PORTSMOUTH — In life, there are people who you believe are special by seeing their talent on a court, by hearing their command on the mic, or by reading their ability to write.
However, it’s extremely rare to find a person who is as humble, if not more so, than the talent that he or she displays.
As a coaching fixture in Scioto County from 1967 to the present day, Jack Branon has developed many players with his coaching talents on the various fields of play and has changed many lives with his perspective outside of the daily grind that sports provides.
He’s not only done that, but has diversified his knowledge — and his coaching portfolio along with it — by opening his mind to the worlds of baseball, basketball and cross country.
However, all legendary careers — and all careers in general — come to an end.
Branon, who has served as an assistant to Shawnee State women’s basketball head coach Jeff Nickel during each of his first seven seasons, has retired from coaching.
The 2019-20 season, in which Shawnee State went 29-4 and won its sixth Mid-South Conference championship in seven years, was his last.
His legend, though, will live on forever in many Scioto County communities — including Shawnee State.
“He’s so loyal and he’s so hardworking,” Nickel said. “You know that you have a person with exemplary character when that person’s character rubs off on everybody in the program and makes people better as a result. All of the players love him. He’s someone that tries to relate to everyone and understand their perspectives. He’s a kind and generous man.”
Derek Moore, who had the opportunity to play under Branon when the latter coached Portsmouth Post 23’s American Legion baseball program, concurs with Nickel on Branon’s legendary impact.
“Coach Branon was a guy who I have tremendous respect for,” Moore said. “I have known him for a very long time. He coached my dad (Bruce) in high school, so I heard many stories about his dedication to the game. Once he coached me, I definitely knew that’s what he is about. His respect for the game was something I took away from my time as a player when he coached me. And I hope that is one thing that I take with me during my coaching career.”
Clay gives Branon A-plus
student-athlete, managing experience
To be a great coach, one has to study and learn from great minds.
While attending one of the county’s early athletic powerhouses at nearby Clay High School in Rosemount, Branon got to learn from two great coaching minds in Kinney Long and Arch Justus.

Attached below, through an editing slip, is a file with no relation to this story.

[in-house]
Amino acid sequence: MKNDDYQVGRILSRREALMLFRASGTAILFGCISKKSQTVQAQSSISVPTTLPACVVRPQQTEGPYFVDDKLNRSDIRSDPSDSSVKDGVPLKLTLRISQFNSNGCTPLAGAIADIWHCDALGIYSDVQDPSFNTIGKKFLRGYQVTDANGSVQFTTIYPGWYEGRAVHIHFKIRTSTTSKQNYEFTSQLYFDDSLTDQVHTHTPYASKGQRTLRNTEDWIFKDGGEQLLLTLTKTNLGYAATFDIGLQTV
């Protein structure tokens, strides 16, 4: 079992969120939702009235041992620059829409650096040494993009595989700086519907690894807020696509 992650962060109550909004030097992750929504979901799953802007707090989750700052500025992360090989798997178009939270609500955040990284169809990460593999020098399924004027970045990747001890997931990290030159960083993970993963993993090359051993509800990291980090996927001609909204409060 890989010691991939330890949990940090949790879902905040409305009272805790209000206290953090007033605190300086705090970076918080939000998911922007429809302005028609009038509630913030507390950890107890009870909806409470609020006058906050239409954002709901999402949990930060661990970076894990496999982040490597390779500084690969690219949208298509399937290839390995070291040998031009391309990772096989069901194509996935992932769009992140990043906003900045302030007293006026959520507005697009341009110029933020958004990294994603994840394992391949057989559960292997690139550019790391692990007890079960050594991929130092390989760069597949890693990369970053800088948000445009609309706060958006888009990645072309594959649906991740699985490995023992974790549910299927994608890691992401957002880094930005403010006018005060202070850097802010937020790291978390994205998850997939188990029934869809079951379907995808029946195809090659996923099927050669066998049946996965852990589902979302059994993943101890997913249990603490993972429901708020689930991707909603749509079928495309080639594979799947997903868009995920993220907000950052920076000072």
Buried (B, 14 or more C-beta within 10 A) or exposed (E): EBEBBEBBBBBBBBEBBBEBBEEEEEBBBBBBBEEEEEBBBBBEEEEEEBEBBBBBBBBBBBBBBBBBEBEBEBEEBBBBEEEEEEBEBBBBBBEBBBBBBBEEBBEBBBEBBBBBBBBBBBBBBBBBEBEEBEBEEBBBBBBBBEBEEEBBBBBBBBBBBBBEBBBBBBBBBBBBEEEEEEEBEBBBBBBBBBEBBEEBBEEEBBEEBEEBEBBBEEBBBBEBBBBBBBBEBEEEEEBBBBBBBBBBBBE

Branon’s athletic skills, however, were on the diamond.
During his four seasons inside the baseball program at Clay, Branon was part of an instrumental group that helped lead the Panthers to their second and third-ever district championships, with the titles coming in 1959 and 1962 respectively.
In 1962, which was Branon’s senior season, Clay went 18-2, which capped off a four-year career where the Panthers went 46-23.
Branon’s senior class is still the only class in Clay baseball history to win two district championships in a four-year stretch.
In addition to his time playing baseball at Clay, Branon served as Justus’ manager from a basketball perspective while still in high school.
Then, after rewarding careers in baseball and cross country led to NAIA all-district honors in the former sport and a MVP team trophy in the latter, the experience garnered by Branon under Justice led to his initial foray in coaching — when Justus put Branon on his staff to start his career in 1967.
During his time at Clay, Branon helped Justice go on an historic run as an assistant coach, leading the Panthers to an 80-9 mark.
The 1969 Clay unit, which went 26-2 and advanced to the OHSAA Final Four, is still — to this day — the best unit in school history.
“Kinney was a great guy, a great coach,” Branon said. “He was really into the game. From a basketball standpoint, I wasn’t good enough to play, but I’d help Arch with statistics and different things like that. That actually became my first official coaching job. It was unbelievable how much I learned from him during my first coaching experience. We were able to go all the way to the Final Four in 1969. The first time making it to that stage was tremendous.”
Coaching career buds into